Medical Myths That People Somehow Still Believe
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Myth: Cracking Knuckles Can Lead To Arthritis in Your Hands

This is probably one of the medical myths we all heard as kids from our friend’s mom when we popped our fingers or knuckles around them. It should be noted that there are many causes of arthritis and most of us will develop it somewhere in our bodies eventually. Yet cracking your knuckles will not lead to it in any form. The concept has been widely studied by several orthopedic and arthritis departments and organizations. None have found any evidence of someone developing arthritis in their hands due to cracking their knuckles. However, many did find that it might cause temporary soreness in the joints.

Medical Myths That People Somehow Still Believe
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Myth: Pregnant Women Cannot Take Baths

This might be one of the weirdest medical myths we’ve ever heard. However, there are many who still believe that there is something to the idea that pregnant women cannot take baths. In all honesty, taking a bath might be just what the doctor ordered for pregnant women due to the likely back pain among other body aches one gets while carrying a child. However, it should be noted that you do not need to get your core body temperature higher than 102.2 degrees Fahrenheit. This is especially true in the first trimester. The reason is that higher temps for the body will increase the risk of a child developing brain or spinal cord issues. Yet you’re unlikely to overheat like that in a bath because it cools down while you’re in it. Pregnant women should likely avoid saunas or incredibly hot weather, however.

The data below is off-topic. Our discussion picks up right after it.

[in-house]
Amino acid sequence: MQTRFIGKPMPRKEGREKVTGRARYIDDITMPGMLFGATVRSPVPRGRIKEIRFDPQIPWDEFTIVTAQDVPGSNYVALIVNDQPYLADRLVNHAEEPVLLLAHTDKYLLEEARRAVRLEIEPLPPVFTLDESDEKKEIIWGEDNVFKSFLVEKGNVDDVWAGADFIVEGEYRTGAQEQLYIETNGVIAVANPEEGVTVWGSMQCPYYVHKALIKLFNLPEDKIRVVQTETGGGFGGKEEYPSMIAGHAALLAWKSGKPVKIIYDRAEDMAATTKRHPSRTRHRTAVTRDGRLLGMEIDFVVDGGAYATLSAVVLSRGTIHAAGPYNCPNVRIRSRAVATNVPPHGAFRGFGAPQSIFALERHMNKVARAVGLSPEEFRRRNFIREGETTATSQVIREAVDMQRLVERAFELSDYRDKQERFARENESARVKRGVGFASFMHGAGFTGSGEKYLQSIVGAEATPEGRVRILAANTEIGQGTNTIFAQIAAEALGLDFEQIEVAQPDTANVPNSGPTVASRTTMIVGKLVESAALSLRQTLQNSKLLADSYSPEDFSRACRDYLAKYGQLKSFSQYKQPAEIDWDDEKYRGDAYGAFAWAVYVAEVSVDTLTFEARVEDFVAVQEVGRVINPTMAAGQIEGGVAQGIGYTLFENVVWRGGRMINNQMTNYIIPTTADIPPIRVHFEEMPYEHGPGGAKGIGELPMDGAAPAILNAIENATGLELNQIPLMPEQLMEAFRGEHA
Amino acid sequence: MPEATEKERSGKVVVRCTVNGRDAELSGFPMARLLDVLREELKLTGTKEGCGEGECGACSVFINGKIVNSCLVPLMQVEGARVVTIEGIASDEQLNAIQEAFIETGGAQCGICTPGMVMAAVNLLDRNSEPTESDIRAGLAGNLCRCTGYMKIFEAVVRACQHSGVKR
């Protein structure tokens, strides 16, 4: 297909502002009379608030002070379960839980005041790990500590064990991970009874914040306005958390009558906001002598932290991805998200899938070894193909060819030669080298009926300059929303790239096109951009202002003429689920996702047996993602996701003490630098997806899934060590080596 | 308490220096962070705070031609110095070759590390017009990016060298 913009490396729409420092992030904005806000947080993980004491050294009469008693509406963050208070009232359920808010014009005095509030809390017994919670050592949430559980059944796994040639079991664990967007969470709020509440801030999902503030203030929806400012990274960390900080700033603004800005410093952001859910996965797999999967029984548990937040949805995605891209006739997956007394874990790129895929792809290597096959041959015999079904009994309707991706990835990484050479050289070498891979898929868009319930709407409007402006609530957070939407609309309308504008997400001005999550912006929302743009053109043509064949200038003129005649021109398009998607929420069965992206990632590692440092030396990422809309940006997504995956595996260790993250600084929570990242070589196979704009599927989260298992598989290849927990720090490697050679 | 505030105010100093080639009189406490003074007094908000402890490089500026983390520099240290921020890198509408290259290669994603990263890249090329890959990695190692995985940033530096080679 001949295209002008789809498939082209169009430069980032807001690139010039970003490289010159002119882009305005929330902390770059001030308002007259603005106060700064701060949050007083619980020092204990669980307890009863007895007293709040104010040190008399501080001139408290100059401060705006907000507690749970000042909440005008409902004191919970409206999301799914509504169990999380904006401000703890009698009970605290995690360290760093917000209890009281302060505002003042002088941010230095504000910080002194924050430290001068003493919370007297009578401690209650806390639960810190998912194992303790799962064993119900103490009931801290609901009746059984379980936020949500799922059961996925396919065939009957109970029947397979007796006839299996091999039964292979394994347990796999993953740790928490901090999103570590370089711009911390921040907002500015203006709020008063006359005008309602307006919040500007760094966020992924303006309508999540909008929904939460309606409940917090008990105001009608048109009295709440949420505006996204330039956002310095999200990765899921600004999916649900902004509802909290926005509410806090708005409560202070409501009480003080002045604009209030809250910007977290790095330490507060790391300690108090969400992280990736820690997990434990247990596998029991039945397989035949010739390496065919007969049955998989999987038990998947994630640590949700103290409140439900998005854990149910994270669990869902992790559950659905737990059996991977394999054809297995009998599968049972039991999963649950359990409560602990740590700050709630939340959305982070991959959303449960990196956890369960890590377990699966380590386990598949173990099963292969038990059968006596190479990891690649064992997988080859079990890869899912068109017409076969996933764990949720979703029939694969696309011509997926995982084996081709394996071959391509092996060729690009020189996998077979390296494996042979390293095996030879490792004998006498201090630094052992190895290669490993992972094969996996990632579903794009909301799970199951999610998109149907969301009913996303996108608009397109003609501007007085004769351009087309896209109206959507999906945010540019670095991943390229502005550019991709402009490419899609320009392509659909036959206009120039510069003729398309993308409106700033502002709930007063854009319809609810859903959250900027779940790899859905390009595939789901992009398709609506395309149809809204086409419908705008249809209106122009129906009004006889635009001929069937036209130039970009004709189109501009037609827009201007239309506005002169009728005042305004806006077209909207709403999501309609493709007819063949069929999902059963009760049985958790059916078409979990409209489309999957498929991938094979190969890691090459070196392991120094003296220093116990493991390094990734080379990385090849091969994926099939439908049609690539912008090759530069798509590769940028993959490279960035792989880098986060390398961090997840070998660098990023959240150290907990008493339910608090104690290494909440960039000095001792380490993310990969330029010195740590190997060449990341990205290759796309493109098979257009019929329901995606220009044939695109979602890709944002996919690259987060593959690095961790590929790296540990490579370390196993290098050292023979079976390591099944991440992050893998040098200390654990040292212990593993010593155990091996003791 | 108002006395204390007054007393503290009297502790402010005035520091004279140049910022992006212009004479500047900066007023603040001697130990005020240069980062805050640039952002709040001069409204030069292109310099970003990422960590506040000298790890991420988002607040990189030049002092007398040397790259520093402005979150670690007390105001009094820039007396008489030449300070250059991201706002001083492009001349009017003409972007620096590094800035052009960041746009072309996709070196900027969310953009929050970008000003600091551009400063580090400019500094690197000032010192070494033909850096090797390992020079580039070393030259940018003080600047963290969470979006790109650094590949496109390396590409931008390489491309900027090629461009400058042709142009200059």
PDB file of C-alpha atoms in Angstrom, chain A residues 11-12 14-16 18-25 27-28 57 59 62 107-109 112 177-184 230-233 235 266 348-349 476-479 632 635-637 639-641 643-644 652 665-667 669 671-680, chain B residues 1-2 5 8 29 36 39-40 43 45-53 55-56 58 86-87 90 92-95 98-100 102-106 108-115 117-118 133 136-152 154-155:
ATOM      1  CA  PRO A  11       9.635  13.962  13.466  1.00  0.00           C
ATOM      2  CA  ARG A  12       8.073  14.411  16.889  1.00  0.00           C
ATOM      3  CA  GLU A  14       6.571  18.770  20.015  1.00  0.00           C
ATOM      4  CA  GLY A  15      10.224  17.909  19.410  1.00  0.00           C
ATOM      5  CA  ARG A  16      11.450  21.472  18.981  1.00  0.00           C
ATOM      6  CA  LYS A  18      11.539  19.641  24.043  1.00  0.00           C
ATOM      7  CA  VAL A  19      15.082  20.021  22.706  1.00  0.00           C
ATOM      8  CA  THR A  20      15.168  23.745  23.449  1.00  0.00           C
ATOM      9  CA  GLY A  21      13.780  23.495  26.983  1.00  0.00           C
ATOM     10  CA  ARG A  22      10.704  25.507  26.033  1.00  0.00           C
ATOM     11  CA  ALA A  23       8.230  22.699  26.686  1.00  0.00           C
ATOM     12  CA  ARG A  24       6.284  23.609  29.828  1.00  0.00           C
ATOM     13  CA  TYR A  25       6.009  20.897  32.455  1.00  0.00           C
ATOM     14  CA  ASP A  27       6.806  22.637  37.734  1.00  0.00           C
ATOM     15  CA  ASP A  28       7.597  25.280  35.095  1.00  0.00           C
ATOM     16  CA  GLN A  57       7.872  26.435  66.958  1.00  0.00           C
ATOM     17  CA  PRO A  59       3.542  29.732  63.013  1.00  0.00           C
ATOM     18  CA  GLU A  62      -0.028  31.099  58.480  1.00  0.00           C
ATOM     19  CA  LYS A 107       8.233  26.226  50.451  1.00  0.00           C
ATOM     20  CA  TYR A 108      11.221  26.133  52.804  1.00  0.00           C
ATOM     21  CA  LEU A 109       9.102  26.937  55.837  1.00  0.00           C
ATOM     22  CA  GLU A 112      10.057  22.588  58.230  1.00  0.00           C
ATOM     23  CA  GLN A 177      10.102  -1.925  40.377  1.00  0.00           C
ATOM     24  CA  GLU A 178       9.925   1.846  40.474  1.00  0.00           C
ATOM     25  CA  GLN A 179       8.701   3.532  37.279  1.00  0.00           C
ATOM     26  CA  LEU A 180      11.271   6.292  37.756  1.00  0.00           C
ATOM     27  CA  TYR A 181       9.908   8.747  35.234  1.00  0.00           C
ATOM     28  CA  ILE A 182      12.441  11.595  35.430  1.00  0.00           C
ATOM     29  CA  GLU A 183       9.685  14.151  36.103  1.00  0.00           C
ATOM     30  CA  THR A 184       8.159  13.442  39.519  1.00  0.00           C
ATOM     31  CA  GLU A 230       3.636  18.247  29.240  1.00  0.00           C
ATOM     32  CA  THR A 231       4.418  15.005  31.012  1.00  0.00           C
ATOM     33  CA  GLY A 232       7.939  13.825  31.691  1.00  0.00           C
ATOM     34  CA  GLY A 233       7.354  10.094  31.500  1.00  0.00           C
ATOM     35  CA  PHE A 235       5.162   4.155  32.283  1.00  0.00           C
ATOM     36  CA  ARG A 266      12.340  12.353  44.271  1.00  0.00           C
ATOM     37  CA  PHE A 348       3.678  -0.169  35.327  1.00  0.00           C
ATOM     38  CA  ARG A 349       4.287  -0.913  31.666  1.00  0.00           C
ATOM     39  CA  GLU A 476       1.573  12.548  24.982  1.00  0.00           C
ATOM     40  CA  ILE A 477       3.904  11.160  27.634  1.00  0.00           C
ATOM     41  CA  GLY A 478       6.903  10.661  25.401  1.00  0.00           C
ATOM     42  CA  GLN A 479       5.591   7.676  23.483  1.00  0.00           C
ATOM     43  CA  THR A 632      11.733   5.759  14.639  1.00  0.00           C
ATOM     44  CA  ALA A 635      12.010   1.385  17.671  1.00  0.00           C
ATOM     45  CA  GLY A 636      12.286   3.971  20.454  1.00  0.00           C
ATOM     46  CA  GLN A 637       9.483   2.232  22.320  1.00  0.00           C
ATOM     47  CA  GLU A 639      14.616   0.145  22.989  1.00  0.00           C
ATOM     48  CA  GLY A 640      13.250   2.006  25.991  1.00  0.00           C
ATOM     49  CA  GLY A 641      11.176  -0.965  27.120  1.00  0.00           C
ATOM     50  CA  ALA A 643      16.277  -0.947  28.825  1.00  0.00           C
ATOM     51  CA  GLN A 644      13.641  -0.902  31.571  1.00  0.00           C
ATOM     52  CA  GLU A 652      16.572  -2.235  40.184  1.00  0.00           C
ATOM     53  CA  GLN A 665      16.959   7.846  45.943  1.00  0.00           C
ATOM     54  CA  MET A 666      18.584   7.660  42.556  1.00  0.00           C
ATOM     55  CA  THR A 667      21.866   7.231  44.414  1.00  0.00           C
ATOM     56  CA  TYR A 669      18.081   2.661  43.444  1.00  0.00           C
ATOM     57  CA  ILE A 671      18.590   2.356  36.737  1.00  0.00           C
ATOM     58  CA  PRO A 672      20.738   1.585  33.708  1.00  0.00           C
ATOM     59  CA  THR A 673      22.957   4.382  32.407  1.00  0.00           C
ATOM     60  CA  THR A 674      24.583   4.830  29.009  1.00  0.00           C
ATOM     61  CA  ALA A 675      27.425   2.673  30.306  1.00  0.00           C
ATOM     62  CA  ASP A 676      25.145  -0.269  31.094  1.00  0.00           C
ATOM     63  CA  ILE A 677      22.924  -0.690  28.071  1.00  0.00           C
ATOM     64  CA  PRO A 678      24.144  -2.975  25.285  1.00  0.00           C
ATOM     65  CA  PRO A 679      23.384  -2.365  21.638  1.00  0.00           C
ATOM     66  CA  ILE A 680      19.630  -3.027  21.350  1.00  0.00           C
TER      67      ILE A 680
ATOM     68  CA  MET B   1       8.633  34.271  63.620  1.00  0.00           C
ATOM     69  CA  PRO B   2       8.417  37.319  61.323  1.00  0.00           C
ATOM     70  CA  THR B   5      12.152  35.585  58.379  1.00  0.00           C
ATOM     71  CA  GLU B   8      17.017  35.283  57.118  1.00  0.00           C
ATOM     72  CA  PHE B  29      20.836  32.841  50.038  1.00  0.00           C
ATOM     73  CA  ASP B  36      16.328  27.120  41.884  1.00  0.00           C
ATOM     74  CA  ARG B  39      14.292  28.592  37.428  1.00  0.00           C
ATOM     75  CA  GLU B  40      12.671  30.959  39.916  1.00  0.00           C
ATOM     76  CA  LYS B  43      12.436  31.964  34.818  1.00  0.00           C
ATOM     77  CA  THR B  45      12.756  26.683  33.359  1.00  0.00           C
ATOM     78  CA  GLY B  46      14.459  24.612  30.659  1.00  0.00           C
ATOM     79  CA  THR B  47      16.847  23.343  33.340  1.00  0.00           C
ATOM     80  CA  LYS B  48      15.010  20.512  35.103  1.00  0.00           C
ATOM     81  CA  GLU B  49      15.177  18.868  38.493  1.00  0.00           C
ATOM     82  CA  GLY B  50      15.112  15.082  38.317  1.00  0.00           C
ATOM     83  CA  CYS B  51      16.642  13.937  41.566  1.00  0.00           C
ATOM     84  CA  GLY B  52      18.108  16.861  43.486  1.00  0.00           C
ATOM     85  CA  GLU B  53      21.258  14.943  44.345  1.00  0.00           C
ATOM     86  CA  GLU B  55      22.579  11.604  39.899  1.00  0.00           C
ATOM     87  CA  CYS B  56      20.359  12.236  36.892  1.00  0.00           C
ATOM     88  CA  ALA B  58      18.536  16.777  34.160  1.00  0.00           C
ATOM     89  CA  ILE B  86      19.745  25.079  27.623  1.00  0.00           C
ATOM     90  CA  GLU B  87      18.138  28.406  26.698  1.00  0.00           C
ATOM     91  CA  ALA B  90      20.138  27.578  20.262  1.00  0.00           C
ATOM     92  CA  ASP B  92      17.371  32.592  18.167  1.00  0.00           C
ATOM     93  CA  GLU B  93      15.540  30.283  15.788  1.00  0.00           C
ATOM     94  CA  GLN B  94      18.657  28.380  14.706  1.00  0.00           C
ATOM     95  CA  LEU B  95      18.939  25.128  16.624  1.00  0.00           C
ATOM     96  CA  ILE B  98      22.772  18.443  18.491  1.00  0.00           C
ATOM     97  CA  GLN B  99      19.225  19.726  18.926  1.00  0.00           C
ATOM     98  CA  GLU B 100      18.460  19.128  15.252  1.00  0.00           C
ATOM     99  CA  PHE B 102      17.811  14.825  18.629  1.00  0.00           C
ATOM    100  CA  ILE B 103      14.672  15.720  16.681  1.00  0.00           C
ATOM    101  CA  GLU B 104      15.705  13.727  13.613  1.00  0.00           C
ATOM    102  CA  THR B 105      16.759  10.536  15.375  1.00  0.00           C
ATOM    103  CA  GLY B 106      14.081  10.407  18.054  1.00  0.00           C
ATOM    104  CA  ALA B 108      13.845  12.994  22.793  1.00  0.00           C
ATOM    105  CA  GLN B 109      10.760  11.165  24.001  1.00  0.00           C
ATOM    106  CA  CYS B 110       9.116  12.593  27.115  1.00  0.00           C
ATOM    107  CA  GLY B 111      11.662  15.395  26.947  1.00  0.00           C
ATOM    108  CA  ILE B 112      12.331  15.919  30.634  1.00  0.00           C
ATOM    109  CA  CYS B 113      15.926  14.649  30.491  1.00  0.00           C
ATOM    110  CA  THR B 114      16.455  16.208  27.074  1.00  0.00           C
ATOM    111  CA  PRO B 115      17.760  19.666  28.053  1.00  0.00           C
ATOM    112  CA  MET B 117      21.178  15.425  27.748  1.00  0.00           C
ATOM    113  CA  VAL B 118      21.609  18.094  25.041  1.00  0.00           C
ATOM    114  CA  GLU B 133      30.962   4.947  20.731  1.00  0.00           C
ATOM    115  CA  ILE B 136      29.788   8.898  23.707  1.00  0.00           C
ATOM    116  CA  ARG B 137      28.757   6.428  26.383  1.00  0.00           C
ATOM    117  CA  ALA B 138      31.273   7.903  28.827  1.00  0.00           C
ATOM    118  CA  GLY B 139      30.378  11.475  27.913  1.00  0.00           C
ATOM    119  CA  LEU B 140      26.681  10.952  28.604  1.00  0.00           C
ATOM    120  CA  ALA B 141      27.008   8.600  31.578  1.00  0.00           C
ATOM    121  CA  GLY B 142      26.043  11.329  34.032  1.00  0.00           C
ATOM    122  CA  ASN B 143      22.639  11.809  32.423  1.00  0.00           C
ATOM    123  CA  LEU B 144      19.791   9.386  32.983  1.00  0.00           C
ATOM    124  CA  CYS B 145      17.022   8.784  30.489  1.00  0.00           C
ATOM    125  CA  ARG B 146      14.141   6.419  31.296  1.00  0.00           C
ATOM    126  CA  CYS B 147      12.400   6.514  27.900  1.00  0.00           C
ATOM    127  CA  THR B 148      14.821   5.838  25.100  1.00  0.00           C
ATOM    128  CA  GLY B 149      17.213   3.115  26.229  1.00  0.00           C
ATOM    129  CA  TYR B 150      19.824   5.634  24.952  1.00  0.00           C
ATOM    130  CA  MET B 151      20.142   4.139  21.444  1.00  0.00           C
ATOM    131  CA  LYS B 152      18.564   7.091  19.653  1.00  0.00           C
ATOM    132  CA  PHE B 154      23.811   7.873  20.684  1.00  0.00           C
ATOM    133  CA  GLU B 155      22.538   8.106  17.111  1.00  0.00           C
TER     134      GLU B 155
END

Medical Myths That People Somehow Still Believe
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Myth: The 5-Second Rule

Everyone has heard of the 5-Second Rule by now, right? The idea is that as long as you pick something up from where you dropped it, everything is safe. Like if I drop a sandwich on the kitchen floor, as long as I pick it up in 5 seconds, we’re all good. No bacteria or nasty issues with this thing, because I picked it up immediately. Of course, while this would be nice…it’s one of the biggest medical myths around. Sadly, the moment something touches another surface, it will immediately come in contact with any potential bacteria present. This means if you drop it on a dirty floor, it doesn’t matter how long you wait to pick it back up, it’s likely to contain some nasty stuff from the area it hit. While it is possible the faster you pick something up, the fewer bacteria it’ll have…it’s STILL gonna have some on it.

Medical Myths That People Somehow Still Believe
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Myth: You Need To Drink 8 Glasses Of Water Per Day